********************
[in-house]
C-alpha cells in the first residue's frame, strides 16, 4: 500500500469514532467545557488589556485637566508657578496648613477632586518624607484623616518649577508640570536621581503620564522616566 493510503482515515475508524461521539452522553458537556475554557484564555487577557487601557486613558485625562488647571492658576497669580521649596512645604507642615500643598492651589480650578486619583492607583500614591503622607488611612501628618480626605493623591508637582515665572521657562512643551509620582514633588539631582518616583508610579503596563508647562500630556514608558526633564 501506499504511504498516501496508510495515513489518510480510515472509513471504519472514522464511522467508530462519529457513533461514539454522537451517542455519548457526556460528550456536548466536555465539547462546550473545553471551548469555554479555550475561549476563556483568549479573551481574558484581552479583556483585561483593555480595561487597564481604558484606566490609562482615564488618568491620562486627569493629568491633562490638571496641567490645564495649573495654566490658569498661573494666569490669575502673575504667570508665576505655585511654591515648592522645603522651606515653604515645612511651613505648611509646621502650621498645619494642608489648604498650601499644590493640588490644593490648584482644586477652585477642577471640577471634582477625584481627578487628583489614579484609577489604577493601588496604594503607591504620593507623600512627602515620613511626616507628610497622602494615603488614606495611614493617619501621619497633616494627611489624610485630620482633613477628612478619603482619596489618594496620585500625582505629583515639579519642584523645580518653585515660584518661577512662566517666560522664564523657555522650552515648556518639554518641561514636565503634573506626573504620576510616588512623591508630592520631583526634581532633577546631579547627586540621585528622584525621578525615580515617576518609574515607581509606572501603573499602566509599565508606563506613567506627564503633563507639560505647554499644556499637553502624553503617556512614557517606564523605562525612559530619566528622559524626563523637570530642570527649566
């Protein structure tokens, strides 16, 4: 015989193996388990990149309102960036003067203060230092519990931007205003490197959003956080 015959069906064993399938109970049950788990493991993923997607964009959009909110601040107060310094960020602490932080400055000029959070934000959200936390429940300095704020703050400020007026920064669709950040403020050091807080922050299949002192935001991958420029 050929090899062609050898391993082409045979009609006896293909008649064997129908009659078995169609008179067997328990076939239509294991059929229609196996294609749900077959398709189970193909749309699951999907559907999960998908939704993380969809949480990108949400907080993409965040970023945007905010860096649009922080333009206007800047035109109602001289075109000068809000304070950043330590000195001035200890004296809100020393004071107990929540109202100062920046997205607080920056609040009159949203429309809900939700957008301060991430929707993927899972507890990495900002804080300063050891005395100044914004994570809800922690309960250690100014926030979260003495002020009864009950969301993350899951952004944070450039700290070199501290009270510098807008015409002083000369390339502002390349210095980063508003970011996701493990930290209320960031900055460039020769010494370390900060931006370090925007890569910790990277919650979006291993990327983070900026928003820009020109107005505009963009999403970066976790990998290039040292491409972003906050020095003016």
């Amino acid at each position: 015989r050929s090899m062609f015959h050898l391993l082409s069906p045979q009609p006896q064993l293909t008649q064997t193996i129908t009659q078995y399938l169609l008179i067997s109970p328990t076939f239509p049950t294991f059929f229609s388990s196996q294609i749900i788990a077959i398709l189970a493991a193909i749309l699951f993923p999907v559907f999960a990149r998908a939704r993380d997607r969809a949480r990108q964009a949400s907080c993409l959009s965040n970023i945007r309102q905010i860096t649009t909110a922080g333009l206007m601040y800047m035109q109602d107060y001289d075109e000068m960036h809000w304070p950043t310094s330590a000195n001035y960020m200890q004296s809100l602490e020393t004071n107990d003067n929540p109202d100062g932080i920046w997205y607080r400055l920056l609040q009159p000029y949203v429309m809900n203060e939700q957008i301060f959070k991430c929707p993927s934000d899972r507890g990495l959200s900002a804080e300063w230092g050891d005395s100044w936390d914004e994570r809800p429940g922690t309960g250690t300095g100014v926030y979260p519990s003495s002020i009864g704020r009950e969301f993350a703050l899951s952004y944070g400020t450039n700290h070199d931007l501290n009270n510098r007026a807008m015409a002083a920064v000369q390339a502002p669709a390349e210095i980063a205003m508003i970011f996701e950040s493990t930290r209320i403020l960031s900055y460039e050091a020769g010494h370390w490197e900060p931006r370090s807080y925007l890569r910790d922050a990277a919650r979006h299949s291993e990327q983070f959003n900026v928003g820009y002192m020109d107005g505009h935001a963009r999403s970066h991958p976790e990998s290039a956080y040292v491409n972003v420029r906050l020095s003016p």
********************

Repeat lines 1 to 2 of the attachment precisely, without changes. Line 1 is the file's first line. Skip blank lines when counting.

[in-house]
C-alpha cells in the first residue's frame, strides 16, 4: 500500500469514532467545557488589556485637566508657578496648613477632586518624607484623616518649577508640570536621581503620564522616566 493510503482515515475508524461521539452522553458537556475554557484564555487577557487601557486613558485625562488647571492658576497669580521649596512645604507642615500643598492651589480650578486619583492607583500614591503622607488611612501628618480626605493623591508637582515665572521657562512643551509620582514633588539631582518616583508610579503596563508647562500630556514608558526633564 501506499504511504498516501496508510495515513489518510480510515472509513471504519472514522464511522467508530462519529457513533461514539454522537451517542455519548457526556460528550456536548466536555465539547462546550473545553471551548469555554479555550475561549476563556483568549479573551481574558484581552479583556483585561483593555480595561487597564481604558484606566490609562482615564488618568491620562486627569493629568491633562490638571496641567490645564495649573495654566490658569498661573494666569490669575502673575504667570508665576505655585511654591515648592522645603522651606515653604515645612511651613505648611509646621502650621498645619494642608489648604498650601499644590493640588490644593490648584482644586477652585477642577471640577471634582477625584481627578487628583489614579484609577489604577493601588496604594503607591504620593507623600512627602515620613511626616507628610497622602494615603488614606495611614493617619501621619497633616494627611489624610485630620482633613477628612478619603482619596489618594496620585500625582505629583515639579519642584523645580518653585515660584518661577512662566517666560522664564523657555522650552515648556518639554518641561514636565503634573506626573504620576510616588512623591508630592520631583526634581532633577546631579547627586540621585528622584525621578525615580515617576518609574515607581509606572501603573499602566509599565508606563506613567506627564503633563507639560505647554499644556499637553502624553503617556512614557517606564523605562525612559530619566528622559524626563523637570530642570527649566